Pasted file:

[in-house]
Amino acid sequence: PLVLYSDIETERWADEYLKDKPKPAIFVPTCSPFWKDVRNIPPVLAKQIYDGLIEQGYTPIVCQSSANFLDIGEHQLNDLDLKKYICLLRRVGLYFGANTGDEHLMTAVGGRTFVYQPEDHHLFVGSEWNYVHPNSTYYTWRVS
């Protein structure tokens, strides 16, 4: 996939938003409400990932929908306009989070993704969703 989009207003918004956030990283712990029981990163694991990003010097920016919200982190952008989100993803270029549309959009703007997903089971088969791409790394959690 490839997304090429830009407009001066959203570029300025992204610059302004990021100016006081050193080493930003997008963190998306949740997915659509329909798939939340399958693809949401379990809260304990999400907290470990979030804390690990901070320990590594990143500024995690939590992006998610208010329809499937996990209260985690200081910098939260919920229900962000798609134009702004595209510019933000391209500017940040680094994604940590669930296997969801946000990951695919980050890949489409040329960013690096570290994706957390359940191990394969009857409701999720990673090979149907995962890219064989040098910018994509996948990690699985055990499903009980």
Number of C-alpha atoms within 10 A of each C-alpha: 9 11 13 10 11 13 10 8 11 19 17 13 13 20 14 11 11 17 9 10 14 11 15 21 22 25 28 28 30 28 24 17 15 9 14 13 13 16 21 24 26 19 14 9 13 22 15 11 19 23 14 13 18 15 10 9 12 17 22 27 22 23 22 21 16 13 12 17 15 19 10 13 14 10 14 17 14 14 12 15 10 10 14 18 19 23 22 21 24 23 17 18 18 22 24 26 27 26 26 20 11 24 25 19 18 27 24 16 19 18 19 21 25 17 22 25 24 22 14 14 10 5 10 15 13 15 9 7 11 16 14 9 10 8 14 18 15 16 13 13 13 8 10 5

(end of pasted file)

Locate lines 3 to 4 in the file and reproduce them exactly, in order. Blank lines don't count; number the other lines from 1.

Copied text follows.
């Protein structure tokens, strides 16, 4: 996939938003409400990932929908306009989070993704969703 989009207003918004956030990283712990029981990163694991990003010097920016919200982190952008989100993803270029549309959009703007997903089971088969791409790394959690 490839997304090429830009407009001066959203570029300025992204610059302004990021100016006081050193080493930003997008963190998306949740997915659509329909798939939340399958693809949401379990809260304990999400907290470990979030804390690990901070320990590594990143500024995690939590992006998610208010329809499937996990209260985690200081910098939260919920229900962000798609134009702004595209510019933000391209500017940040680094994604940590669930296997969801946000990951695919980050890949489409040329960013690096570290994706957390359940191990394969009857409701999720990673090979149907995962890219064989040098910018994509996948990690699985055990499903009980």
Number of C-alpha atoms within 10 A of each C-alpha: 9 11 13 10 11 13 10 8 11 19 17 13 13 20 14 11 11 17 9 10 14 11 15 21 22 25 28 28 30 28 24 17 15 9 14 13 13 16 21 24 26 19 14 9 13 22 15 11 19 23 14 13 18 15 10 9 12 17 22 27 22 23 22 21 16 13 12 17 15 19 10 13 14 10 14 17 14 14 12 15 10 10 14 18 19 23 22 21 24 23 17 18 18 22 24 26 27 26 26 20 11 24 25 19 18 27 24 16 19 18 19 21 25 17 22 25 24 22 14 14 10 5 10 15 13 15 9 7 11 16 14 9 10 8 14 18 15 16 13 13 13 8 10 5